4. Try to discern whether or not you are merely depressed and need a break. Find a biblical counselor you can trust and let them help you walk through what you're thinking. In the end, you may find that your problem isn't ministry, but something else that you haven't taken the time to think about. You make simply need time off or a vacation to help you get realligned. Even Charles Spurgeon would have to go to the seaside for extended periods on account of health and energy deficiencies (for more on Spurgeon's afflcitions, read Zack Eswine's book, Spurgeon's Sorrows). 

If you've done these things and still have a sense that it's time to step away, do so in a gentle, patient and wise manner before God and His people. No matter how obvious it may be to others that it may be time for you to move on, inevitably there will be some who are surprised and some who are hurt by the decision. Though you cannot live to please everyone, you can labor to help them understand why stepping aside is not only good for you but for the entire church. Whenever possible, seek to be a blessing to the man who steps into the pulpit after you. In doing so, perhaps you'll find that God uses your humility to bring about a great harvest in the season ahead.

The following comes from an article posted by Dr. Dan Doriani. Dan's new column at Place for Truth draws from his experience as both a professor and a pastor. This column is titled "Faith at Work," because, as Dan puts it, "we are saved by faith alone, but saving faith is never alone." The Reformers knew that the Gospel demands a response; Dan helps us revisit that truth today, particularly as it relates to the our roles in the workplace.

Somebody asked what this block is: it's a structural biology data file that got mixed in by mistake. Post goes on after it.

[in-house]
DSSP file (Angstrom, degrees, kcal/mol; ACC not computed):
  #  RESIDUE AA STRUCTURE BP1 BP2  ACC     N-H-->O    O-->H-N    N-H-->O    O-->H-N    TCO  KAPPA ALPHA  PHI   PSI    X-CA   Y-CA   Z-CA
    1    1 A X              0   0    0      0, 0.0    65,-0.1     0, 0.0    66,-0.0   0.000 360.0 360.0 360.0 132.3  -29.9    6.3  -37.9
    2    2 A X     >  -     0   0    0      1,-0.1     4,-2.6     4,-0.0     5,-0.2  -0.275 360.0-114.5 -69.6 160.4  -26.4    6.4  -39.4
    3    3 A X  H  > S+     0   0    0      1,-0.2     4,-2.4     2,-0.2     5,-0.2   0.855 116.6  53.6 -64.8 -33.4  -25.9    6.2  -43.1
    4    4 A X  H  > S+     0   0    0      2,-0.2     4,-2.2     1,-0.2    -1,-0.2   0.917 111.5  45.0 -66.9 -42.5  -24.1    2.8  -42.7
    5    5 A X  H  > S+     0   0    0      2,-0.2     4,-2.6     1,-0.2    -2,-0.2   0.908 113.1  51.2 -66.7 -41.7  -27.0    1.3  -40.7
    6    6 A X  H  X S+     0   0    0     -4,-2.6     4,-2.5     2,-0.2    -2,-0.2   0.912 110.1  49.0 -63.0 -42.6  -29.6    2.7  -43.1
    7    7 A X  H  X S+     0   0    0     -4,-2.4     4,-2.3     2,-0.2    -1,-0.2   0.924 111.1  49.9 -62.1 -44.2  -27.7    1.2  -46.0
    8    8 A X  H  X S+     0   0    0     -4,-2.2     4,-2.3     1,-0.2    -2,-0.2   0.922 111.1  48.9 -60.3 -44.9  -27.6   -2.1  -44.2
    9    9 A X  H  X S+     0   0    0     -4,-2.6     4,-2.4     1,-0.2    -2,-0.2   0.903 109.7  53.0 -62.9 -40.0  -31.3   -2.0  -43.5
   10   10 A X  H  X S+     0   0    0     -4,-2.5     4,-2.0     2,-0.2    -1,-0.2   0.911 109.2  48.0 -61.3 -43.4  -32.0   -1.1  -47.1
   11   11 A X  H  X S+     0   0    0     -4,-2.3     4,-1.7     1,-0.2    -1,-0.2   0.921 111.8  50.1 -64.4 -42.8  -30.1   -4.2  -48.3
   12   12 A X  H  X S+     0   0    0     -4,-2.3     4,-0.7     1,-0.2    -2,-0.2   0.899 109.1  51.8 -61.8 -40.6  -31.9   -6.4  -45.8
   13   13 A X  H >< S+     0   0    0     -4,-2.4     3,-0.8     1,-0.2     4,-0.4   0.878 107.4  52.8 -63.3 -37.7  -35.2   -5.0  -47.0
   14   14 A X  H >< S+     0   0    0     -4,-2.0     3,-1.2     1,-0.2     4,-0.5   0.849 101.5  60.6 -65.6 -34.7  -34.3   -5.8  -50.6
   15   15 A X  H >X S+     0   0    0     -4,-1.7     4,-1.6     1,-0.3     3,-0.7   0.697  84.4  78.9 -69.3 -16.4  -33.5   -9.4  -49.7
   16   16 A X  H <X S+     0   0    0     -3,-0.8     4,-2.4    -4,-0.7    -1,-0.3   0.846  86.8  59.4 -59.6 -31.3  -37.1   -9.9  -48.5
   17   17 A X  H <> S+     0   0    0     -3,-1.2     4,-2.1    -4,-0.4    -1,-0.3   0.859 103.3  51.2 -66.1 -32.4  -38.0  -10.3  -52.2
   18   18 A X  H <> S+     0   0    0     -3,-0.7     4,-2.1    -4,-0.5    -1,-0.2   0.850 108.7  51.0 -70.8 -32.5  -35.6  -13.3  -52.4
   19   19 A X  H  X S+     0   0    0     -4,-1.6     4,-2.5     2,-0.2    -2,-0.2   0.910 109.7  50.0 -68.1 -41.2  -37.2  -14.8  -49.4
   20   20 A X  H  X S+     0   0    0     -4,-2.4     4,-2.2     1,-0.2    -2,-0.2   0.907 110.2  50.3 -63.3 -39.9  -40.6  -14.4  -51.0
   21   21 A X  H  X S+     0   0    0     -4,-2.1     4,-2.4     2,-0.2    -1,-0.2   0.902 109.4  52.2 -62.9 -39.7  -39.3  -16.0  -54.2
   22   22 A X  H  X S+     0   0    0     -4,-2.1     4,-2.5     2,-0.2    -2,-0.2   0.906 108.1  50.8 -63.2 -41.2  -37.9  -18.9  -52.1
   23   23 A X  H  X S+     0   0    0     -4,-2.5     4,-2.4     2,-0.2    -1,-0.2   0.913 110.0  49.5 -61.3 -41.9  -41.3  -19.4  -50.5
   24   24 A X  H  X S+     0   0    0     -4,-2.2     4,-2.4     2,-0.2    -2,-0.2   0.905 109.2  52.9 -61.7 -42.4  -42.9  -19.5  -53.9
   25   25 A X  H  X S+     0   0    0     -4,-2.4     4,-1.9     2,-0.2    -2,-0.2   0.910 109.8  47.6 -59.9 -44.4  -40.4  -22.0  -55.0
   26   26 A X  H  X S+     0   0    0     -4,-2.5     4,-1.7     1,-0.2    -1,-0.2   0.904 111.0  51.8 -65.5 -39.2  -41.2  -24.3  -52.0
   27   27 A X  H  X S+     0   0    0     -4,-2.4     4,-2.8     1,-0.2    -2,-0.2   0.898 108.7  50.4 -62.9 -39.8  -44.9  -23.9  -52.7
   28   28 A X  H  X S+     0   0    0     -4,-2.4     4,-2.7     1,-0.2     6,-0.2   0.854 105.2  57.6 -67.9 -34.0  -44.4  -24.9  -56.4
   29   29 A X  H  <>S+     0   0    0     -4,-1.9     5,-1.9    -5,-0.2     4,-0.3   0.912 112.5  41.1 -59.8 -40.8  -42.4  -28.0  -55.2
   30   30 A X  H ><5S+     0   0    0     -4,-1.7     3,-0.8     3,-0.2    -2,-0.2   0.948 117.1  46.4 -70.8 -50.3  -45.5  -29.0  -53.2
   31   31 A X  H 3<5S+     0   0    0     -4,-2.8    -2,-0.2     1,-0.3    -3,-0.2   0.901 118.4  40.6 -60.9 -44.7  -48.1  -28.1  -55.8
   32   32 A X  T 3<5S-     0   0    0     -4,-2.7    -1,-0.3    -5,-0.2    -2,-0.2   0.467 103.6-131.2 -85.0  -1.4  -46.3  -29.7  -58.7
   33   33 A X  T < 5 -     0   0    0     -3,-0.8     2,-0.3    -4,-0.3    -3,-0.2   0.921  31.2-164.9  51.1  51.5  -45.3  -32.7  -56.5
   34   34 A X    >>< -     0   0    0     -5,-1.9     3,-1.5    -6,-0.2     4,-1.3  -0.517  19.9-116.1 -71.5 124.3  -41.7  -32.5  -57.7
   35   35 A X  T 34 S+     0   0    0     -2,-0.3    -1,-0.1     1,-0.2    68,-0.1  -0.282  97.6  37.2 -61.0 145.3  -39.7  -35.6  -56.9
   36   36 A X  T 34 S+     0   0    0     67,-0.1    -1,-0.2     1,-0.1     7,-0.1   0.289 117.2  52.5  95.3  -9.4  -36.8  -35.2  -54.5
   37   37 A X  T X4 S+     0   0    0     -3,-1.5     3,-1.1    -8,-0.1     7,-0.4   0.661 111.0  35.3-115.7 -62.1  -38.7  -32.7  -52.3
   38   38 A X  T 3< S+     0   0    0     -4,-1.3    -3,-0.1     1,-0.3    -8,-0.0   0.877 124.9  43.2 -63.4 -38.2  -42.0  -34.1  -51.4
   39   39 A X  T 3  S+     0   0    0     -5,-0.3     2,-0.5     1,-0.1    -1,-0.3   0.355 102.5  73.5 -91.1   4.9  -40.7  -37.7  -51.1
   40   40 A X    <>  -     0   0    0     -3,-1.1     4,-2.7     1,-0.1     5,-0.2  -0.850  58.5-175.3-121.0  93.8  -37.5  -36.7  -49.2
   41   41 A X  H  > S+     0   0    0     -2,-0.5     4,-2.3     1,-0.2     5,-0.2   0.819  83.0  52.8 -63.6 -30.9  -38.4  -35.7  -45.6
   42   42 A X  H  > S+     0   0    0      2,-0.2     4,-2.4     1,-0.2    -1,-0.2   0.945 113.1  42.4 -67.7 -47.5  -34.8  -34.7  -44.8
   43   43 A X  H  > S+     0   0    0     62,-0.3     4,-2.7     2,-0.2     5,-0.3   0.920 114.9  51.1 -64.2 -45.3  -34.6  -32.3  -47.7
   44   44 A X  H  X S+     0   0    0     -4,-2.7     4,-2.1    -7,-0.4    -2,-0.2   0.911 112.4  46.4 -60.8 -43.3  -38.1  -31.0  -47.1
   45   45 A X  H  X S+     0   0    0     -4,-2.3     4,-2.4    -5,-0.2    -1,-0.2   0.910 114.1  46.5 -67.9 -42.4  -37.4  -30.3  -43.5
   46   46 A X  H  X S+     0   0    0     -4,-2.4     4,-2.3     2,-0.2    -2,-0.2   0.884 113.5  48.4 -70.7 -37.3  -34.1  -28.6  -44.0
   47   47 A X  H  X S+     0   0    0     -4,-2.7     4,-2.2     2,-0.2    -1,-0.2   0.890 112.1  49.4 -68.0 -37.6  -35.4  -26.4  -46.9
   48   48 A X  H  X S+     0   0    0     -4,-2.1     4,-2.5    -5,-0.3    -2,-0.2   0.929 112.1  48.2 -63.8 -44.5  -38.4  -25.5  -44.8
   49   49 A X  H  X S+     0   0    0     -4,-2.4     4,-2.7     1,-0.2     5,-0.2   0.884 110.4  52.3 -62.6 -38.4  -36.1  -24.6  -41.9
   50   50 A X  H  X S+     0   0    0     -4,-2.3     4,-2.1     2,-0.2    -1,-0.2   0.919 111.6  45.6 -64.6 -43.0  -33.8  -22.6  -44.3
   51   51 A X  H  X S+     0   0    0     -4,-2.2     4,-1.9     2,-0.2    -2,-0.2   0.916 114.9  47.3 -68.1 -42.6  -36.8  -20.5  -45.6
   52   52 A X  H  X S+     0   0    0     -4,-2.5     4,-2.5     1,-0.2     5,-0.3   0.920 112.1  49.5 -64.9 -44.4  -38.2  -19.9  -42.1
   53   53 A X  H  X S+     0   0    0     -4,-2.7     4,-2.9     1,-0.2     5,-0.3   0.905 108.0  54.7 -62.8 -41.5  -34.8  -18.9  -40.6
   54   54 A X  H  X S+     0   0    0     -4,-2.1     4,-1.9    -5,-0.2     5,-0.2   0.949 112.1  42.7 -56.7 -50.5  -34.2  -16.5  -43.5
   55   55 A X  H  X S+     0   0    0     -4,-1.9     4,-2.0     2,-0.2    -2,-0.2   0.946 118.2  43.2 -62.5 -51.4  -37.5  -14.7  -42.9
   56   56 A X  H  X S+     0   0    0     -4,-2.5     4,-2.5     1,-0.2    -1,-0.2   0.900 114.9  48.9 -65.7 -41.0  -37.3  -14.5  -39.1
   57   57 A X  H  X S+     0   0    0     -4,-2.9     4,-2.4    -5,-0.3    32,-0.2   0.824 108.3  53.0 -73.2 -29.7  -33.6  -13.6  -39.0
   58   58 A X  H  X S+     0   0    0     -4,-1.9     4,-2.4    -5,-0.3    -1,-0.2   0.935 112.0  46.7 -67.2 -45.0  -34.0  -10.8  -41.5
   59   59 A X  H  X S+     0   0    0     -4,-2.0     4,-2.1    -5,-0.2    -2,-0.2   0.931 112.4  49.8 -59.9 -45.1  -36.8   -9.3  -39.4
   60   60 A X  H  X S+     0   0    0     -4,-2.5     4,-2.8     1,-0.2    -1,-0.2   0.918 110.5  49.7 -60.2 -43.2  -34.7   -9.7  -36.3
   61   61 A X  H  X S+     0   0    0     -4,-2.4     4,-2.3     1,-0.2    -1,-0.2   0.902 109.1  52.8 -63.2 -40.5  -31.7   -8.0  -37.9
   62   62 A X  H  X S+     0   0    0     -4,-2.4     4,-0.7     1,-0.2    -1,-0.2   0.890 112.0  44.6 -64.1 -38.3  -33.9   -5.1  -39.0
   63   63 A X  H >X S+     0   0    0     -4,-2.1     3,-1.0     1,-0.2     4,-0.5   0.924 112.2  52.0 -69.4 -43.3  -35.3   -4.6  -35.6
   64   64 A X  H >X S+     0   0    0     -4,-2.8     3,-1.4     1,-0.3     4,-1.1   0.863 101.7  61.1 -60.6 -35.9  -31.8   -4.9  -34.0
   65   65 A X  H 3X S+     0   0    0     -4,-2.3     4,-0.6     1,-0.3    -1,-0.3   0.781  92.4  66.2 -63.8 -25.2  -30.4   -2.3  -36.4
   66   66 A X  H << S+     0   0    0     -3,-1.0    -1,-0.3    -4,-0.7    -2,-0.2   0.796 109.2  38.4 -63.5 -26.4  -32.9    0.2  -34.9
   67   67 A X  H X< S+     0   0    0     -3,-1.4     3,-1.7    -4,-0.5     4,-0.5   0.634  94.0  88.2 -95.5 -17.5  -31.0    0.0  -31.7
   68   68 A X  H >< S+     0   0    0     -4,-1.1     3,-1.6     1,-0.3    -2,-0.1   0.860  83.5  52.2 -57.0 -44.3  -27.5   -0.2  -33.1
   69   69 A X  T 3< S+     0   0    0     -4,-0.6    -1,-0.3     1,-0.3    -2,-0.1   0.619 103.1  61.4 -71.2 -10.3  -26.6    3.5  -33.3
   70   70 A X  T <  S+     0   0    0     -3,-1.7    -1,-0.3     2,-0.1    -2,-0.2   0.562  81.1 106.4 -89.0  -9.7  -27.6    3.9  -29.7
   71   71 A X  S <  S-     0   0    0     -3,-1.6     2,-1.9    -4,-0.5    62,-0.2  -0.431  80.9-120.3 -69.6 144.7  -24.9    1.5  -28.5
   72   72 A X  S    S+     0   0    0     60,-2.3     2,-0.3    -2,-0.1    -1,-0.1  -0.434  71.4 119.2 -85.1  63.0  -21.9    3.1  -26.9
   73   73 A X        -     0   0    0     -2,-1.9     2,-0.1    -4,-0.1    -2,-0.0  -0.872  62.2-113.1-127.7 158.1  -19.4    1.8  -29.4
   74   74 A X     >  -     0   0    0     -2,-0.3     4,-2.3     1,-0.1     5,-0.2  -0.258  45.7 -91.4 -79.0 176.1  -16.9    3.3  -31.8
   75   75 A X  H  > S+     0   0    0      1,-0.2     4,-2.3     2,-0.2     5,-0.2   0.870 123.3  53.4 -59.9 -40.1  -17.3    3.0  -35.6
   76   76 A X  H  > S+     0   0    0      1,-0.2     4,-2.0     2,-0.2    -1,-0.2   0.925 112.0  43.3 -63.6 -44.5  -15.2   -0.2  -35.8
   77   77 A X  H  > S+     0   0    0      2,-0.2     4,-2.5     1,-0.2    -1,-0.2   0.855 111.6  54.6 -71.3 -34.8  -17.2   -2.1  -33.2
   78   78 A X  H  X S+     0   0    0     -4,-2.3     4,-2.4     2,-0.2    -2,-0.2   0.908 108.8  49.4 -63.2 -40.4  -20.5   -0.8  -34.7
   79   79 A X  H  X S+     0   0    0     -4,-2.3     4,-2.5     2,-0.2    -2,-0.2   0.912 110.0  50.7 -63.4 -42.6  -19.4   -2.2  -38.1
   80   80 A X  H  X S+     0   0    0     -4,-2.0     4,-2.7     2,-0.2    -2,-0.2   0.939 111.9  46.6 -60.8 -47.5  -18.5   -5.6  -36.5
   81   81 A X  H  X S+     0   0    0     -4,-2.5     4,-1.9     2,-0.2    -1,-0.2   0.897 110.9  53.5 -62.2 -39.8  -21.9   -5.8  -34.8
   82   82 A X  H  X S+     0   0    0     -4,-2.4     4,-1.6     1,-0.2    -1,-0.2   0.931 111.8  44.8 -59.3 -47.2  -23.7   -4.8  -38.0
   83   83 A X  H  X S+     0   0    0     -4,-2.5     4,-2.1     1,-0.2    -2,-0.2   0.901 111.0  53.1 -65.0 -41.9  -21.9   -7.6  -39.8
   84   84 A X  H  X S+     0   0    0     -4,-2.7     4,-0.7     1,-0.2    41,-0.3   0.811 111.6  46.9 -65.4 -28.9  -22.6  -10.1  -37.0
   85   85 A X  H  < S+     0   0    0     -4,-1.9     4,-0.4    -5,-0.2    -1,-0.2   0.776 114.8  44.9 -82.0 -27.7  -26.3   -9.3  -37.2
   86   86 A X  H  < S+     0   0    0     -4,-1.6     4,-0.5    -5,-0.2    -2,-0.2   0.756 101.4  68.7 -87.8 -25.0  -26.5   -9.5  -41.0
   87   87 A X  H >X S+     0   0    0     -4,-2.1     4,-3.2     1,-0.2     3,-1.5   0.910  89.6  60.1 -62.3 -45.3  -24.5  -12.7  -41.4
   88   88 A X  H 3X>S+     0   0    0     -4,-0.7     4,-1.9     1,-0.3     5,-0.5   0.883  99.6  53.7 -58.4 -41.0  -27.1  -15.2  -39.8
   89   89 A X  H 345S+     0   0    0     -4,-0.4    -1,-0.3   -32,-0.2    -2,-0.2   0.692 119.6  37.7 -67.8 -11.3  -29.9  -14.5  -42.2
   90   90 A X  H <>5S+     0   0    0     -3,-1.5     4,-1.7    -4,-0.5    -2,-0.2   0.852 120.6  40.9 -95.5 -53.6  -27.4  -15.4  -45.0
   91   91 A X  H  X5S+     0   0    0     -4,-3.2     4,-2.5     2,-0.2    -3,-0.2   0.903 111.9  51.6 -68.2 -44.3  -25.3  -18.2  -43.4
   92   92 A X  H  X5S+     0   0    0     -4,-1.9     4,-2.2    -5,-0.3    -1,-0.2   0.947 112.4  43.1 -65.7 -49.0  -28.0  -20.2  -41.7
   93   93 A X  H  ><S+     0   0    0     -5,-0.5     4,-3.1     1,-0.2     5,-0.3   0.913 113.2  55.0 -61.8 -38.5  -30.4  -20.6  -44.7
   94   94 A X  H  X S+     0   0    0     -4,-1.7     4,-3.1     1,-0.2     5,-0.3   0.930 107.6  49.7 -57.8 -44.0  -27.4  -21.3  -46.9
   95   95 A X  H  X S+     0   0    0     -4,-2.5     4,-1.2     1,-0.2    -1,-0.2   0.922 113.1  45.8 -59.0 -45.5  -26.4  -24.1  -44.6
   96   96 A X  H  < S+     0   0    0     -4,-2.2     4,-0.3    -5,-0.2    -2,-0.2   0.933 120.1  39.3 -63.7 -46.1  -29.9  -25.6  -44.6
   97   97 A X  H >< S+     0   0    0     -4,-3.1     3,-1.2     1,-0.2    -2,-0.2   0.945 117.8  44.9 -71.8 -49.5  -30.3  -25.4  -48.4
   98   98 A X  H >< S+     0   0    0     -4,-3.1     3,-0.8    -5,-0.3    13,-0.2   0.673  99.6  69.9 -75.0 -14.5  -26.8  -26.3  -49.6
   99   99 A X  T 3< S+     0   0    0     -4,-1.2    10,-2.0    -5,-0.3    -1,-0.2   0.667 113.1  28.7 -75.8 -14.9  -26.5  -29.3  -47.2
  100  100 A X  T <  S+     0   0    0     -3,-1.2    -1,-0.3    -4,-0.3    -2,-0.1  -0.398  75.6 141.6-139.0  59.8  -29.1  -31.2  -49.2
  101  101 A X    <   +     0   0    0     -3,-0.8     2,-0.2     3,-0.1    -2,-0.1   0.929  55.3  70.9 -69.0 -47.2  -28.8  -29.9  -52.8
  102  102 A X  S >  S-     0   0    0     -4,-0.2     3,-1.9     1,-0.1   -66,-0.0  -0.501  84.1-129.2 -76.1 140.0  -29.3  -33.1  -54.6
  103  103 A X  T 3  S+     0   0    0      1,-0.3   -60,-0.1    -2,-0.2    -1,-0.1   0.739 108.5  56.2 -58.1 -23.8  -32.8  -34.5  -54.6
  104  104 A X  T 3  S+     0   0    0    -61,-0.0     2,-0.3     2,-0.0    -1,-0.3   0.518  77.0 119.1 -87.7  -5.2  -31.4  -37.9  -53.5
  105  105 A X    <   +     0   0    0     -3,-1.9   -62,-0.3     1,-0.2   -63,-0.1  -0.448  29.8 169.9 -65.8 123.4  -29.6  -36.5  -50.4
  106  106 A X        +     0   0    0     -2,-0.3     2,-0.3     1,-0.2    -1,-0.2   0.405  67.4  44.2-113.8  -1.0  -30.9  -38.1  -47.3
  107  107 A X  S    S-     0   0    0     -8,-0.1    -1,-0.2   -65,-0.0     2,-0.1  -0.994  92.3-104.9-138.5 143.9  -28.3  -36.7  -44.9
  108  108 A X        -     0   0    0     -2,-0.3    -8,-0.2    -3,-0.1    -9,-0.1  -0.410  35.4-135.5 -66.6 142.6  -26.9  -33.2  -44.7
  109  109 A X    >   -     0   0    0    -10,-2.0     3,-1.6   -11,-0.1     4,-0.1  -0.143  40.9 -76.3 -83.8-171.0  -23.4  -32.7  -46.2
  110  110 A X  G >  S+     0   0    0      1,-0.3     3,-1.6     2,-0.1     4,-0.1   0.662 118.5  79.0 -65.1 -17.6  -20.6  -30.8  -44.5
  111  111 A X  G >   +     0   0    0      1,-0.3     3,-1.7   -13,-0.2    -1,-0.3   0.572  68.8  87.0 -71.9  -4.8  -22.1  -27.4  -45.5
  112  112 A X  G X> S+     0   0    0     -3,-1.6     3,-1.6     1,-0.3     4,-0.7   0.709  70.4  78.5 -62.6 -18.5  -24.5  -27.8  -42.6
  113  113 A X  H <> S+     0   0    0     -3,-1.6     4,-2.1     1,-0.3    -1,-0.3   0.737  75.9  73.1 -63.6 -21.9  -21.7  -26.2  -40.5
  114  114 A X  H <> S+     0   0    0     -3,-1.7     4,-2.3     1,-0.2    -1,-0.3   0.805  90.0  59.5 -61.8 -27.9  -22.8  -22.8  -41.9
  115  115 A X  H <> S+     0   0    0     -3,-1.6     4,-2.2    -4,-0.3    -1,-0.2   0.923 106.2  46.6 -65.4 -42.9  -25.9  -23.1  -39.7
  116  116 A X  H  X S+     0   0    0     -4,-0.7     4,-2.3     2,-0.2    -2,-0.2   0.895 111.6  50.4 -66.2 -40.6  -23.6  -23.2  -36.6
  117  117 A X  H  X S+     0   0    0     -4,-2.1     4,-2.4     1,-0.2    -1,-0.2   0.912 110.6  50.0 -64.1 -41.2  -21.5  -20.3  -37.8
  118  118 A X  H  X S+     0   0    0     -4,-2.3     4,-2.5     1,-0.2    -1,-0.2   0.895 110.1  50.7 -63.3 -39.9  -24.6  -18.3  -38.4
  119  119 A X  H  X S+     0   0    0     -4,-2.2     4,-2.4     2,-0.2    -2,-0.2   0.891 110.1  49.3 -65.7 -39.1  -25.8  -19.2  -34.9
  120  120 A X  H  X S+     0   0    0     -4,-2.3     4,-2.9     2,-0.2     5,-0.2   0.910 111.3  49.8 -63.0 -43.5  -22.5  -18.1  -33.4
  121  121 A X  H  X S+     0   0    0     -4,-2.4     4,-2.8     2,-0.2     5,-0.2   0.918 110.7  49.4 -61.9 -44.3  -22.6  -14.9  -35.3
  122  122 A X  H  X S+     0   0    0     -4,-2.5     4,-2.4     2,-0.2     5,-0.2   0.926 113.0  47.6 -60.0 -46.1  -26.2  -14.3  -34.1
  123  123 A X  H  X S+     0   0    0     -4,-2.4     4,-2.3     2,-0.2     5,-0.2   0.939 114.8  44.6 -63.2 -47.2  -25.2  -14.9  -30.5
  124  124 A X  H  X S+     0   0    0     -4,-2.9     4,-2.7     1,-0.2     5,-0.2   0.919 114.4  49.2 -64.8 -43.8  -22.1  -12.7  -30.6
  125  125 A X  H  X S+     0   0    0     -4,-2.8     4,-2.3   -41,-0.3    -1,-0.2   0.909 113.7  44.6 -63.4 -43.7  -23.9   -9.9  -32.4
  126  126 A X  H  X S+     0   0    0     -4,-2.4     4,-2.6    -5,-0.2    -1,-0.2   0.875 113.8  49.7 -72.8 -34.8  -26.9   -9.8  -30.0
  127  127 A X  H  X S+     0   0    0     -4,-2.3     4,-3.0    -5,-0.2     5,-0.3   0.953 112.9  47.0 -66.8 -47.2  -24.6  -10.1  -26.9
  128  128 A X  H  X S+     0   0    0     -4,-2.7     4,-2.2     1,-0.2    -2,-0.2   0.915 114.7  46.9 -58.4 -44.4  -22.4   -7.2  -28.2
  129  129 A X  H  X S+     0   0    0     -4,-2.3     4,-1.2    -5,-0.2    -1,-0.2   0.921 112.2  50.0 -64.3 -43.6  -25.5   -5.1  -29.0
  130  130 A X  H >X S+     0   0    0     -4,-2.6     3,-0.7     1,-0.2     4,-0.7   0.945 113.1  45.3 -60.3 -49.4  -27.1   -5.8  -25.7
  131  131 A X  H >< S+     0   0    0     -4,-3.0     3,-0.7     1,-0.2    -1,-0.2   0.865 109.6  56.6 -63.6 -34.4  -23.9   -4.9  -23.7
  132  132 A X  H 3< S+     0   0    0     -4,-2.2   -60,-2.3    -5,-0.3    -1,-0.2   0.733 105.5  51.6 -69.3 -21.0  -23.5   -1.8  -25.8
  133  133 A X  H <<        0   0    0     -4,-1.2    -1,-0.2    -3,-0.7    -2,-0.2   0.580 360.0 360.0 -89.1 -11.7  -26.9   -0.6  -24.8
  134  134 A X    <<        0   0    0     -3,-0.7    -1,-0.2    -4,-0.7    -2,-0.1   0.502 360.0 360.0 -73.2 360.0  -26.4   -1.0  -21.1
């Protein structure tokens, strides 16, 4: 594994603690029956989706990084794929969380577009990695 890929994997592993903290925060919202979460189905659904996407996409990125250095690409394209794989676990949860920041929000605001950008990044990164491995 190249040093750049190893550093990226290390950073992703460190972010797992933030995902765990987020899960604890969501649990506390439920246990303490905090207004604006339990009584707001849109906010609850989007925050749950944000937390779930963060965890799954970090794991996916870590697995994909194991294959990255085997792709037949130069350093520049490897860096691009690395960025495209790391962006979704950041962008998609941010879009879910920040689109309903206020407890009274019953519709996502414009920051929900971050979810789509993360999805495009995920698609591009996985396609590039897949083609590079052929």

The leader of a major campus ministry recently said "If forty people approach a campus minister with an objection to Christianity, one worries about Bart Ehrman and his attacks on the authority and reliability of Scripture. The other thirty-nine have moral questions: Why does the Bible have a repressive sex ethic? Why is it silent about abuse of power? Why do evangelical churches support politicians who tolerate racism and misogyny? Why do so many pastors say "God wants you to be rich" and get rich pushing that message? In short, they ask, "Can I look to the church for moral direction?"     

The Reformation era had similar questions and they fueled a desire for reform in an era when the church was society's dominant institution. Priests were everywhere and their flaws were clear. For example, Zurich had a population of 5,000 people and about 400 priests - over 20% of the adult male population. They lived beside the people, who saw that most of them had concubines and illegitimate children. At the time, popes like Alexander VI and Julius I had acknowledged children.

We rightly assent to the doctrinal elements of the Reformation, but it began as a moral movement and retained a moral flavor... 

Read the rest of Dan's article over at Place for Truth today!


The details of the story are fairly well known: Noah's descendants, still within Noah's lifetime (by Calvin's reckoning), pooled their various talents and employed their common tongue towards the end of building a really big tower. God, unimpressed by their design, confused their common tongue and chased them away, "driving them hither and thither like the members of a lacerated body."

Their crime, judging by its punishment, was grievous. But what exactly was it? Calvin denies that building a big tower was (or is) a sinful thing per se: "to erect a citadel was not in itself so great a crime." Calvin also denies that building a big tower was their ultimate goal. Their ultimate goal was "to raise an eternal monument to themselves, which might endure throughout all the ages." Their sin, in other words, was one of "headstrong pride, joined with contempt of God." They refused to employ their God-given talents for God's glory. They sought, rather, their own glory, and indeed, ultimately hoped that future generations would revere them as gods in light of their accomplishments. Such, indeed, "is the perpetual infatuation of the world; to neglect heaven" -- even, ironically, when trying to build a tower that reaches there -- "and to seek immortality on earth."